Do we look like idiots? What’s with our arrested development?

You wouldn’t think that South Africa is connected to the rest of the world by the same Internet as everyone else.  Sometimes I wonder if South Africa isn’t in some way still isolated from the rest of the world and on some kind of delayed schedule when it comes to developments in technology.

A case in point is the recently announced blogging service called iBlog which “introduced” the blogging phenomenon to South Africa.  ITWeb published the story about a month ago:

Capetonians Mark Garbers and Tim Price have created a Web site they say is aimed at introducing more South Africans to blogging (Web logging).

“Blogging is relatively unknown in SA, which is about four years behind the UK, US and Europe, where blogging is already extremely common and popular,?? says Garbers, who is based in the UK.

The statement that South Africa is “about four years behind the UK, US and Europe” is probably not far from the truth.  The question is why we are so far behind these developed markets (not to mention most of Asia)?  Who is responsible for this lag?  Are we South Africans naturally averse to change and developments overseas?  If you look at the uptake of (relatively) new mobile technology such as 3G and, more recently, HSDPA, it doesn’t see to be the case.

So if we are not reluctant to adopt new technologies into our lives, why is a phenomenon like blogging still unknown in South Africa and treated like this amazing new thing by our media (which also misrepresents what blogging really is by ignoring its potential uses).  I wonder if the media even understands what blogging is and its potential application not just in our personal lives but in the business world.

It goes beyond blogging.  Every year some analyst predicts that some established technology will rise to the fore in the coming year.  Well, someone should tell us what will be big in the coming year, I suppose.  But must analysts keep telling us, year after year, that the same technology is going to be “IT” in the coming year?  An example of this is VOIP which, although hampered by the general absence of a true broadband service, has been around for years in one form or another.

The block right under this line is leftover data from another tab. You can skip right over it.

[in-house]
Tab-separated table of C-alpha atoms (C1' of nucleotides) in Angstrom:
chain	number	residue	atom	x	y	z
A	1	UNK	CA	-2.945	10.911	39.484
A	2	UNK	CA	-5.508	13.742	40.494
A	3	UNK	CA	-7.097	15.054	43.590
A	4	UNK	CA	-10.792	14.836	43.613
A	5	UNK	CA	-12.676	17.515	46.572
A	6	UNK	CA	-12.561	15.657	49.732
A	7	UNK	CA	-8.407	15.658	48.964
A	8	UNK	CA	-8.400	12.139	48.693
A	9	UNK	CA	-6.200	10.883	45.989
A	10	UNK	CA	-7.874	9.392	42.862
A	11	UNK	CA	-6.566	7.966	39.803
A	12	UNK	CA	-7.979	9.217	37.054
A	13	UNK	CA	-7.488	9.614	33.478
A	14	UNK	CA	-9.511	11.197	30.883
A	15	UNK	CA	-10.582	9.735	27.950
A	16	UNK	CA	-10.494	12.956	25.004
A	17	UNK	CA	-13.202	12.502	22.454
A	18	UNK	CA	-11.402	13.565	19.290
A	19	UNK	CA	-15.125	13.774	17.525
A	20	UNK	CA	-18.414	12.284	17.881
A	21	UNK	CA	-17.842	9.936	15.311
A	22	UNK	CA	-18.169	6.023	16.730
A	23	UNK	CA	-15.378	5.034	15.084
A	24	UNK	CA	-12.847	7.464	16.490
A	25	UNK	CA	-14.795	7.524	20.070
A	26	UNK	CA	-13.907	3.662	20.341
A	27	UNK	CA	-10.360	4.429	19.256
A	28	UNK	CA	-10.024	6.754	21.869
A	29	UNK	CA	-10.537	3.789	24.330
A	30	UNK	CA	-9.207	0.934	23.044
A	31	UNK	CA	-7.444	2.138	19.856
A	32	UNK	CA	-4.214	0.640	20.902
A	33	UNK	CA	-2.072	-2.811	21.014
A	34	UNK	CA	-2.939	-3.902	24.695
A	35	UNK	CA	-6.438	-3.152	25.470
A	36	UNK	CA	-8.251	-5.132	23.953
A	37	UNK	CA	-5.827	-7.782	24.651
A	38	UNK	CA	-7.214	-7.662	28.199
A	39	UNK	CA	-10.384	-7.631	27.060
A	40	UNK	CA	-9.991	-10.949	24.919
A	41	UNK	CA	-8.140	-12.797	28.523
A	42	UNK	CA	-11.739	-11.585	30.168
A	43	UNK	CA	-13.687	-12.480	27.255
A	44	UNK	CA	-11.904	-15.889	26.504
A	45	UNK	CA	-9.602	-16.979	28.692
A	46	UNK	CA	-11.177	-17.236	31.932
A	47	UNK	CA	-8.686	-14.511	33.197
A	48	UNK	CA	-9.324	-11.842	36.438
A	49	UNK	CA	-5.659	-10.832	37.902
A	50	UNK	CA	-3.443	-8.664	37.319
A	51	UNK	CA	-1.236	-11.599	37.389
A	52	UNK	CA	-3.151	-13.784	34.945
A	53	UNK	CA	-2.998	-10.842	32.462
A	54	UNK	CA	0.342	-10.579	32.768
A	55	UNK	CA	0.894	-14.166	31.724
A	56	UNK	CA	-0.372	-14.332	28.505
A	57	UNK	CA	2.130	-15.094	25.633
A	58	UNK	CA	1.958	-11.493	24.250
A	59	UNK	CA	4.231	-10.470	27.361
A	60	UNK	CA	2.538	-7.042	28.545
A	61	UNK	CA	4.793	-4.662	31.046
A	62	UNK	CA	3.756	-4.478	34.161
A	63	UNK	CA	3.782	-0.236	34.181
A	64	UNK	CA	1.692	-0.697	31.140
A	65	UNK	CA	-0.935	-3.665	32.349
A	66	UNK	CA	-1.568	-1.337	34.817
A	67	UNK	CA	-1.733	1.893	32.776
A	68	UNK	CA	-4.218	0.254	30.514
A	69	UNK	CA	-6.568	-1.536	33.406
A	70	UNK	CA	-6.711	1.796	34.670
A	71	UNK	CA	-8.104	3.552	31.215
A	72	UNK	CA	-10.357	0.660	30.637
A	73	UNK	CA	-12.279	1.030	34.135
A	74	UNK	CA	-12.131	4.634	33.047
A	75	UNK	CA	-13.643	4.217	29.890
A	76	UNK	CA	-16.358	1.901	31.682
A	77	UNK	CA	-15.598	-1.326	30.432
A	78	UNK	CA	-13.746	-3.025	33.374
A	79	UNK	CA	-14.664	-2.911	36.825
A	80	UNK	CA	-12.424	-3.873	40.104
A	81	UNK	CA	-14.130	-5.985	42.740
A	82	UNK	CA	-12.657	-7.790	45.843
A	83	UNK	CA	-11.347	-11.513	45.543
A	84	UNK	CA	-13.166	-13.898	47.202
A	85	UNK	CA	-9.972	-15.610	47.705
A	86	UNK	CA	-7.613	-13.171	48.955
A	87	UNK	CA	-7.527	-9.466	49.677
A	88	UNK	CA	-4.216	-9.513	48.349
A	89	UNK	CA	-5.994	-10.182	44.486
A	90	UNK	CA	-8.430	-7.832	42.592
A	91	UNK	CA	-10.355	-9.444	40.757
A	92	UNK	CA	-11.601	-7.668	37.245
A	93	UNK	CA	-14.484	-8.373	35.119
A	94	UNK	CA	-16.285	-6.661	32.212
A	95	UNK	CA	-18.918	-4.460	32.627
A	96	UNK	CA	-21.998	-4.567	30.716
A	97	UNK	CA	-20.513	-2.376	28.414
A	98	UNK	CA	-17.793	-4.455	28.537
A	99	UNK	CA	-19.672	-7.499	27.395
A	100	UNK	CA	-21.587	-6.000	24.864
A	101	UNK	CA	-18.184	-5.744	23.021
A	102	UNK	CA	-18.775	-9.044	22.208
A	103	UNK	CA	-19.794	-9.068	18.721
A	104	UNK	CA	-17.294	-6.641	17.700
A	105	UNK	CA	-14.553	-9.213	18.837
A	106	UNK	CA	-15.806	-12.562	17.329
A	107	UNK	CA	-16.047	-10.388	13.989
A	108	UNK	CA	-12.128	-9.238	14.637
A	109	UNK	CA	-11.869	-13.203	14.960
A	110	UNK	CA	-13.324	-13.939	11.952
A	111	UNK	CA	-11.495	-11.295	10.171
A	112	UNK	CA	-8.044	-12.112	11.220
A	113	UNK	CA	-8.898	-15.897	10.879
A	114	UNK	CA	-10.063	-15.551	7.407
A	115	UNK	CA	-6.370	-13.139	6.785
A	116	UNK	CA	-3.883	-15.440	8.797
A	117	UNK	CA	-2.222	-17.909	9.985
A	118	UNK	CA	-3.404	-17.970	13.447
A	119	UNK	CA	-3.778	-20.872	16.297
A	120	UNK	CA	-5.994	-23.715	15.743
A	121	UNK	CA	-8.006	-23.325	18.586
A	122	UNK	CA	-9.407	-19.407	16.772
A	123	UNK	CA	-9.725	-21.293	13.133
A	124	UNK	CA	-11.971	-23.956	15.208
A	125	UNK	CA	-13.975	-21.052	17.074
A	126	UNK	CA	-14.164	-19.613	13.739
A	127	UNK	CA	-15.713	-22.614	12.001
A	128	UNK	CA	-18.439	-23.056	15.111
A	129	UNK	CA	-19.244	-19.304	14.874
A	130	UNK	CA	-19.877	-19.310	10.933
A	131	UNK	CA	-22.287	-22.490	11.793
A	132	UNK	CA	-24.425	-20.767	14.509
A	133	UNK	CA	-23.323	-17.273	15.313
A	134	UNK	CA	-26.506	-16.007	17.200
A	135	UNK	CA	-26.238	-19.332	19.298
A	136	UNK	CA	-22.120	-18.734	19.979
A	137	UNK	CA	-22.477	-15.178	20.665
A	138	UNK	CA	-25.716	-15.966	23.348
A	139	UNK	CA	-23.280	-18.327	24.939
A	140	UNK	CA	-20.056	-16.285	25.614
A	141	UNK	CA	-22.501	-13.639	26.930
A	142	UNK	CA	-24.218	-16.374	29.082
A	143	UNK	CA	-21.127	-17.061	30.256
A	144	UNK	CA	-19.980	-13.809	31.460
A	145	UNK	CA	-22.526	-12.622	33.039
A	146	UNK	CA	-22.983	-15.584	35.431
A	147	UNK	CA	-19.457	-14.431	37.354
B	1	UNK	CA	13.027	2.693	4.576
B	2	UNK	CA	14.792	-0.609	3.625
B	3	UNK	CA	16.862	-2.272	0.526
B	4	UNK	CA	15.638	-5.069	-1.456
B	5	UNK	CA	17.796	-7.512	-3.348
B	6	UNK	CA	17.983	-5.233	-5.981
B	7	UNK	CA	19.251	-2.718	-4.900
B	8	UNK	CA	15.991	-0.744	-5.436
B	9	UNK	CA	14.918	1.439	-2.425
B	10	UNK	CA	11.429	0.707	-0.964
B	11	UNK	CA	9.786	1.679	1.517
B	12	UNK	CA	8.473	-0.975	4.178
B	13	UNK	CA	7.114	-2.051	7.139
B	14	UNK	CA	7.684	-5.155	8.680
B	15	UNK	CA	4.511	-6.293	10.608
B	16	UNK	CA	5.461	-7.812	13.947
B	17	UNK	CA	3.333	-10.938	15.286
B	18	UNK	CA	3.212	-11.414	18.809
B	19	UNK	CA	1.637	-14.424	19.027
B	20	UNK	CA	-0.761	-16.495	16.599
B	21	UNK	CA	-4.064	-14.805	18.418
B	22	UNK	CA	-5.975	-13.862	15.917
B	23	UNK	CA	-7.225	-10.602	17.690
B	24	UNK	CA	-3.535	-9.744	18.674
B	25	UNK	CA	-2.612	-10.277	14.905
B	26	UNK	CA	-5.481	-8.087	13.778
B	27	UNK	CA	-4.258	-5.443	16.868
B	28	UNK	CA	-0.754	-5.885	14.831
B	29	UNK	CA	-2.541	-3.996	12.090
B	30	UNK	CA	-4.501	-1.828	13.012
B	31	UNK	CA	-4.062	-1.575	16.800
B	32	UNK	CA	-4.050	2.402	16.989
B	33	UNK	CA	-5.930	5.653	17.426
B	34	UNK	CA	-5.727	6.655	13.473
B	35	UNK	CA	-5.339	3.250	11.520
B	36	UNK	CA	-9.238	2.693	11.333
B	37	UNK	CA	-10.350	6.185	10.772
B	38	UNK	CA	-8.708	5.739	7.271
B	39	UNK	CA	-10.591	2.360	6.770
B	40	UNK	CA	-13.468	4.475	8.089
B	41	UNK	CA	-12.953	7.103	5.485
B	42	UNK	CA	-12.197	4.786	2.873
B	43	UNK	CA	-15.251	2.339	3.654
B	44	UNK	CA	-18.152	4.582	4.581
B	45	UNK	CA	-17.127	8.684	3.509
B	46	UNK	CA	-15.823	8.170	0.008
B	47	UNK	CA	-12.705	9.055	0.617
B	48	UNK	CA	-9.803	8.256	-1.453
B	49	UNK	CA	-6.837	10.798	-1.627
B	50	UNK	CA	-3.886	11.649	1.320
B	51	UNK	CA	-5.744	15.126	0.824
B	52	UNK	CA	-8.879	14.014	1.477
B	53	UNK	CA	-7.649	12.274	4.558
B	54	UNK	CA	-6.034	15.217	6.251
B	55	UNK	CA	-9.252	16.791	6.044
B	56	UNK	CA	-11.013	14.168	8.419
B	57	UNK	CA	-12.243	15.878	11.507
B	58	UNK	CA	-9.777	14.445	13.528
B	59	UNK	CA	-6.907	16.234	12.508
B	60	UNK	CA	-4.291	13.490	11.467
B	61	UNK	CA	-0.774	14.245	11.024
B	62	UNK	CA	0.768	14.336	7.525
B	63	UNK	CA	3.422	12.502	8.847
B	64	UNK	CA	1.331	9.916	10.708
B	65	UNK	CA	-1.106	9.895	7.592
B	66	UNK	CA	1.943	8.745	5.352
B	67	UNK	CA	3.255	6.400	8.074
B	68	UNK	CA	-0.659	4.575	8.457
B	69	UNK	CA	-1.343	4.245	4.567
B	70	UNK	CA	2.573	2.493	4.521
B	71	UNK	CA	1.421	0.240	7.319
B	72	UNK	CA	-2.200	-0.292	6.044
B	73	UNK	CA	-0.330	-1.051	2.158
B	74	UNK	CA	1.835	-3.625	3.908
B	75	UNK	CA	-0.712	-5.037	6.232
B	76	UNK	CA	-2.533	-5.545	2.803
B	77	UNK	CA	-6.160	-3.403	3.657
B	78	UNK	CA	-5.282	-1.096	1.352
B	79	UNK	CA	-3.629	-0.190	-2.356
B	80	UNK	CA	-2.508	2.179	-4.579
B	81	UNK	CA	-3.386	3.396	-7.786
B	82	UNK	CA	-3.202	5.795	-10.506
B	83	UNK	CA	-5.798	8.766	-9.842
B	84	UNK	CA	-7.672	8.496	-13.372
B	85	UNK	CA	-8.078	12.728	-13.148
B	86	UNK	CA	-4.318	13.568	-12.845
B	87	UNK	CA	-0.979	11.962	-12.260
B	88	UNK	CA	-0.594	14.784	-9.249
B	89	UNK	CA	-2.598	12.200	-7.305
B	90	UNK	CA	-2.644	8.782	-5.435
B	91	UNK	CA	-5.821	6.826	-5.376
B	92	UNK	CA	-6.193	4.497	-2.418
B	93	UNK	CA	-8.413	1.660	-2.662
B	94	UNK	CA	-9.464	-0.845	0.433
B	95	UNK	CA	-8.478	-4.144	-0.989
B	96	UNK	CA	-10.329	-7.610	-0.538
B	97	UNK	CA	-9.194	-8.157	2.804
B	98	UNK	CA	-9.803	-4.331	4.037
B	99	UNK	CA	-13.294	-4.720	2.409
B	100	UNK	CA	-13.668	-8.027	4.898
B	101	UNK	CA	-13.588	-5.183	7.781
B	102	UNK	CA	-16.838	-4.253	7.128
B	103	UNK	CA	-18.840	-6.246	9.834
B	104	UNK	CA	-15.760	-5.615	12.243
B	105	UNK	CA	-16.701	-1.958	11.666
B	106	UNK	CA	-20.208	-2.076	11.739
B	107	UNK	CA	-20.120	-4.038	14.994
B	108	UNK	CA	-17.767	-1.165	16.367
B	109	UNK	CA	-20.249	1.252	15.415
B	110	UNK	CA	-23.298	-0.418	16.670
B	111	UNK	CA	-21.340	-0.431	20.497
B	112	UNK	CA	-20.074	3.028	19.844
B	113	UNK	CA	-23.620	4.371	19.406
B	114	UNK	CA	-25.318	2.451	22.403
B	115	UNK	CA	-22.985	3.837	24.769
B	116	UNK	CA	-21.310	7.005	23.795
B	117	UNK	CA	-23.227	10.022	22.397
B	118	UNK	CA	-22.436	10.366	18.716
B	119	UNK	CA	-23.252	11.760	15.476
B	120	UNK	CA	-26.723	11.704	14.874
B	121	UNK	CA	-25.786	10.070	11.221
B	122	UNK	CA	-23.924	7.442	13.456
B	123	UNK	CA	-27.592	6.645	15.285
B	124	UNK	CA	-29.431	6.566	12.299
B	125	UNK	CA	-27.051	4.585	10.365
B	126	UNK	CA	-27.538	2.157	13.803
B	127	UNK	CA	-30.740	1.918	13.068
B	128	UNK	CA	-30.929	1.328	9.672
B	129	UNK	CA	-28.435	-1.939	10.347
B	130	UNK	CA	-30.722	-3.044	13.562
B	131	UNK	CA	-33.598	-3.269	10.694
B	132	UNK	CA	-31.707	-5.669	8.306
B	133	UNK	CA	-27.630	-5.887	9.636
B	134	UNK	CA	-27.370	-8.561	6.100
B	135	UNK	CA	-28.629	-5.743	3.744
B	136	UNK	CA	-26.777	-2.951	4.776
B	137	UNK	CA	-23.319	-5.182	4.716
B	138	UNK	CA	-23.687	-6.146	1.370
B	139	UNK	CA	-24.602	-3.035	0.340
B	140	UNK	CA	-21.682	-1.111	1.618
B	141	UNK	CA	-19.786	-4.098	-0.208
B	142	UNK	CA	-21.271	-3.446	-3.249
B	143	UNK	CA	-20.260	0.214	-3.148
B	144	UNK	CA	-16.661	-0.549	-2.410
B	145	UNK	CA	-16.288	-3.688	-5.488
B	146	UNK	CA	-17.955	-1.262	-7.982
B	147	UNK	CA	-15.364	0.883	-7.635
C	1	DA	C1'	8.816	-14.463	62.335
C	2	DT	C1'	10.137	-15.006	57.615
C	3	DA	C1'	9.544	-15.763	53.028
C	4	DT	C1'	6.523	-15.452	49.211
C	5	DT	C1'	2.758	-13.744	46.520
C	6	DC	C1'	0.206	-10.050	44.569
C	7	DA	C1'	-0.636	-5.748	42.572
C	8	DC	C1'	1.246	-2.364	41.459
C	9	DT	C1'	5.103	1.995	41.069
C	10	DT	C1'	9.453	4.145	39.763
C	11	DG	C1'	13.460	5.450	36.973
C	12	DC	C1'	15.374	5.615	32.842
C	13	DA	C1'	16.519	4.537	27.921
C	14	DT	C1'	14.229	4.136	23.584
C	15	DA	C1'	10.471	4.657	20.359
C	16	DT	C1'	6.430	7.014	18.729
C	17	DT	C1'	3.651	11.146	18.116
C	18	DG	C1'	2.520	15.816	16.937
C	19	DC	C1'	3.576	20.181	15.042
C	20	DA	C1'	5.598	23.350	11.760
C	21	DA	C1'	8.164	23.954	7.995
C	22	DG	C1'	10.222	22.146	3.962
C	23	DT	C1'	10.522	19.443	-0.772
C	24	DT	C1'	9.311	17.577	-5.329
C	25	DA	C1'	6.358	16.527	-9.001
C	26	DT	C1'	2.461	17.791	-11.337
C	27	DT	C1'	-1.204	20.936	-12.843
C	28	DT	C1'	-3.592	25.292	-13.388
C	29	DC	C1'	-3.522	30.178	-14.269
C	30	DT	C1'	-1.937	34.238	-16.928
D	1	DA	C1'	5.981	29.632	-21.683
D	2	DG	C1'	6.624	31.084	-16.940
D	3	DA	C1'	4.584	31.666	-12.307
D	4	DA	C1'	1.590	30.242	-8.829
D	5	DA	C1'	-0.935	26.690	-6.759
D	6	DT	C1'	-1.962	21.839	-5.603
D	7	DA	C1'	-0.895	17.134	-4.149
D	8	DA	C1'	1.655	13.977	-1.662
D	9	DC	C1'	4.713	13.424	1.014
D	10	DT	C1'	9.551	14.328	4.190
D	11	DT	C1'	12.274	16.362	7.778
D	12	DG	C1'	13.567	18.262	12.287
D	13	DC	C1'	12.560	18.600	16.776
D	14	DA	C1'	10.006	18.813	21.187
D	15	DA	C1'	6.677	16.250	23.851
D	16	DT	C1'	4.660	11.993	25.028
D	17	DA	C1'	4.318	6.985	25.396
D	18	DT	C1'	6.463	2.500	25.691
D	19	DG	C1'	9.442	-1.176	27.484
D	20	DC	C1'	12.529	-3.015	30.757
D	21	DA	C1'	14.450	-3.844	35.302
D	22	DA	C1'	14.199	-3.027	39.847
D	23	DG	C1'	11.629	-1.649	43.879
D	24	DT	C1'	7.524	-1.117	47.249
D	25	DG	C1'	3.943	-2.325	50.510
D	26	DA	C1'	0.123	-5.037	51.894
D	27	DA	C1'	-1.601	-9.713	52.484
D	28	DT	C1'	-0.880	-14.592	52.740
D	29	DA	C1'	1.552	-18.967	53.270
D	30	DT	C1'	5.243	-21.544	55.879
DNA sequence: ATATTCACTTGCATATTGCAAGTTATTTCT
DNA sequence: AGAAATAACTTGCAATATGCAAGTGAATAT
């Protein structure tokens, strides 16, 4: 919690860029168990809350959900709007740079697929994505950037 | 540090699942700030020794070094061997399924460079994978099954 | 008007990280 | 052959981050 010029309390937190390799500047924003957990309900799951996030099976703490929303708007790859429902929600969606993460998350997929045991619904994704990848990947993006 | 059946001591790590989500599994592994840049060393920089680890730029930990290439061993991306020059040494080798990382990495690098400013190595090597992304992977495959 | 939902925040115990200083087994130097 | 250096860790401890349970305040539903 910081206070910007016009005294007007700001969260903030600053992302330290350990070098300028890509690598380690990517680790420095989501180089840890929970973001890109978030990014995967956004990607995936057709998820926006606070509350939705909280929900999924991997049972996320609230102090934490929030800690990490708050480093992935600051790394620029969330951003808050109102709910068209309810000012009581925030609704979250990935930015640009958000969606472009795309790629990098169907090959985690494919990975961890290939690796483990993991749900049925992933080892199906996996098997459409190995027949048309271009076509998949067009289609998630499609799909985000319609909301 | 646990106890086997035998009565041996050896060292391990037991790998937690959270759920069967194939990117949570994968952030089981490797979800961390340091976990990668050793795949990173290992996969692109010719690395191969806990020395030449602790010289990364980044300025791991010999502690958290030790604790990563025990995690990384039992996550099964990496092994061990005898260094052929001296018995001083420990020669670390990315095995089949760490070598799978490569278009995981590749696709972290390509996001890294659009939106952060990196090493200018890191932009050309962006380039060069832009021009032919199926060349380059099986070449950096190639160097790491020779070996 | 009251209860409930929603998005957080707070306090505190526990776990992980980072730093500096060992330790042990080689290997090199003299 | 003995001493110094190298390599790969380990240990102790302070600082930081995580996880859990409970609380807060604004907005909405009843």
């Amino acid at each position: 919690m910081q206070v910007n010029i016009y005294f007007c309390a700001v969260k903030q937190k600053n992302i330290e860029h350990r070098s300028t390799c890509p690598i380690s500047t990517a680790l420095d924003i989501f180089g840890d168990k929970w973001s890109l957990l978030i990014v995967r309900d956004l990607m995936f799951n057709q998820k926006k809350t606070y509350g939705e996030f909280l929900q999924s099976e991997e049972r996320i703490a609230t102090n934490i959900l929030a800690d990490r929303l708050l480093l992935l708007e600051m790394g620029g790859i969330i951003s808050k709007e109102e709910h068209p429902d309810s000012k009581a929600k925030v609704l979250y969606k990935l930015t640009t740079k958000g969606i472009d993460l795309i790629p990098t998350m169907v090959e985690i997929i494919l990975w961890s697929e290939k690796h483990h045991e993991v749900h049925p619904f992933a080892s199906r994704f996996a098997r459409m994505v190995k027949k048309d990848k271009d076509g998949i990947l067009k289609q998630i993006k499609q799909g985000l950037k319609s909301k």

How long will it be before social networking becomes the hot topic here?  When will the media start talking about this new thing, you know, Web 2.0?  Maybe the wheel will become fashionable again!

Unfortunately it doesn’t get much better when you look at what some of our developers are doing here either.  If our media sets the pace of our technological and trend awareness then these developers exploit that ignorance for their own benefit by offering services and products that are expensive and downright mediocre by international standards.  An example of mediocrity is the iBlog service I mentioned above.  Anyone who is familiar with WordPress, a popular blogging platform, and the free hosted service in particular, will immediately recognise the iBlog back-end as a dumbed down version of the user-friendly WordPress back-end.  Mark Garbers and Tim Price have put together a decent offering, especially considering their service supports most of our official languages, but they haven’t done our emerging blogging community any favours by giving them a stripped down service.  It is almost as if they believe that South African Internet users are pretty unsophisticated and shouldn’t be allowed to use a steel knife and fork and should be given plastic cutlery lest they hurt themselves.

The popularity of the iBlog service and the widespread use of mobile phones by South Africans who can’t afford fixed line telephony suggest that South Africans can be trusted with cutting edge developments on the Web.  There is no need for the South African public to be four years behind the rest of the connected world, even given our lousy levels of Internet access (I am trying really hard not to turn this post into another anti-Telkom rant).  The fact that we are so far behind means that the media is not doing its job properly and local businesses are not pushing the envelope enough.

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